More than $17 million has been paid to 95 Australian thalidomide survivors, with a national apology from the federal government in the works.
The morning sickness drug caused birth defects in thousands of babies worldwide.
It was linked to birth defects in 1961, but governments did not take swift action to ban it from being imported or sold.
Unlike other countries, no efforts were made to recall and destroy the product that was in doctor clinics or pharmacies.
Health department senior official Tania Rishniw has confirmed the government was working with survivor groups to decide on a date for a national apology amid the pandemic.
They are hoping to settle on a date when as many survivors can participate as possible.
The department's Tiali Goodchild said 95 survivors had been given financial support, with payments totalling $17.42 million.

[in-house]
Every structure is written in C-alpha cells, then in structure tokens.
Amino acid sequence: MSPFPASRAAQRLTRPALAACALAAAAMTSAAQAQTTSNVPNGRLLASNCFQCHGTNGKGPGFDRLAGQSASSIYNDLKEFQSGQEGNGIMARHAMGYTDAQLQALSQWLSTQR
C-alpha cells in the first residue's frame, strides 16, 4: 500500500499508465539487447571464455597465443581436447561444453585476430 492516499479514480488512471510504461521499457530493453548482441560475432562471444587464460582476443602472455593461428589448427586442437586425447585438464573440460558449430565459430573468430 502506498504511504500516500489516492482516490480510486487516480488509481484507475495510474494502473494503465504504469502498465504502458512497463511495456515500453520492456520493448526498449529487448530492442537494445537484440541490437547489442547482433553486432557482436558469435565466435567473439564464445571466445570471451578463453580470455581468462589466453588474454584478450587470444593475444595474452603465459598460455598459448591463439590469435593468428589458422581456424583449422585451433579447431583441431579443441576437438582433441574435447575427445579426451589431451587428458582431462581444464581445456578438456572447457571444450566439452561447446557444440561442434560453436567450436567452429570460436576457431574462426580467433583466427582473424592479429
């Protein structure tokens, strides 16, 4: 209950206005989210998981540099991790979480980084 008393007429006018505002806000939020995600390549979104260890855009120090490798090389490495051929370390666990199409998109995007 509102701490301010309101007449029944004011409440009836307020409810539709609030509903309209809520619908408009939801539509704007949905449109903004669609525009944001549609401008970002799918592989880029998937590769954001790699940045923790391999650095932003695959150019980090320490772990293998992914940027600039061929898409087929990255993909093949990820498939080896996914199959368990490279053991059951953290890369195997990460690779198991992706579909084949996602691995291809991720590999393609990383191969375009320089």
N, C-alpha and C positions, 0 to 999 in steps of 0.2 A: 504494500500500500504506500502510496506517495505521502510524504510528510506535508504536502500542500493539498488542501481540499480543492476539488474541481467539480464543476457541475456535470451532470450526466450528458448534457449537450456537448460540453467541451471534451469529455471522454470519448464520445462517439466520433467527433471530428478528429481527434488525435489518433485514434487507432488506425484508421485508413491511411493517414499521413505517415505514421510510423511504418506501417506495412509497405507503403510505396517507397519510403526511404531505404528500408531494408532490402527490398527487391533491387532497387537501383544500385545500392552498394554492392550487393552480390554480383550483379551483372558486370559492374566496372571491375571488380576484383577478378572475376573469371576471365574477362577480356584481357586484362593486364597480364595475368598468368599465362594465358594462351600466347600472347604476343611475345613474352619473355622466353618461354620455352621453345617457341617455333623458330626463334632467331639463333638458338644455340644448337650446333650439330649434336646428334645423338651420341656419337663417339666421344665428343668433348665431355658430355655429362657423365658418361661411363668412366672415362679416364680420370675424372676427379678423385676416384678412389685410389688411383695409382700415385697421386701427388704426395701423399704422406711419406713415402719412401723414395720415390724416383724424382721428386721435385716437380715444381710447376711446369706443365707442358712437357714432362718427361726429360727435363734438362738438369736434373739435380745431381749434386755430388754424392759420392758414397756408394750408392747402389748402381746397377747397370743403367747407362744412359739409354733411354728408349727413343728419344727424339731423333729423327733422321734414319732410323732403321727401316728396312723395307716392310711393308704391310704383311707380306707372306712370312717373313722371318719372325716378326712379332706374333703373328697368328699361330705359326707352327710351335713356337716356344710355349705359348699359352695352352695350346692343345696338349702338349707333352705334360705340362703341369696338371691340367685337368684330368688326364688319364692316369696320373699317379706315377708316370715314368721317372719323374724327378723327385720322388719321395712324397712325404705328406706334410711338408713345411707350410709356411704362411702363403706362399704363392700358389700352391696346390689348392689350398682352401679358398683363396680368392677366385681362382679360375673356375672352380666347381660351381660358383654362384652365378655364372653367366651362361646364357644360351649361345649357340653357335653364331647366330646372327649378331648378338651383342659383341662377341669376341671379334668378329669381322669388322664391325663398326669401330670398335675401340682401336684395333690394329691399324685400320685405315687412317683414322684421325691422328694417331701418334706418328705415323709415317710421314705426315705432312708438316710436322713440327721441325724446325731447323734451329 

More support would be available online for survivors from next Monday and they had also been sent information packs, Ms Goodchild said.
Australia has 135 thalidomide survivors and the government has the details of 120 in order to provide support payments, which was a federal budget measure from last year.
The scheme provides a one-off payment between $75,000 and $500,000, followed by ongoing annual payments between $5000 and $60,000.
They are all tax exempt and scaled by level of disability.
Prominent thalidomide survivor Lisa McManus said while she was grateful funds were being made available, it was not enough to make up for the "greatest medical disaster in history".
"'I'm extremely disappointed," she told AAP at the time.
The budget measure was prompted by a Senate inquiry which delivered its findings in 2019.
It found about 20 per cent of Australia's thalidomide survivors may not have been affected if the government acted more quickly.
The inquiry heard evidence of thalidomide leaving some people with malformed limbs, progressively worsening health outcomes and severe pain.
Australian Associated Press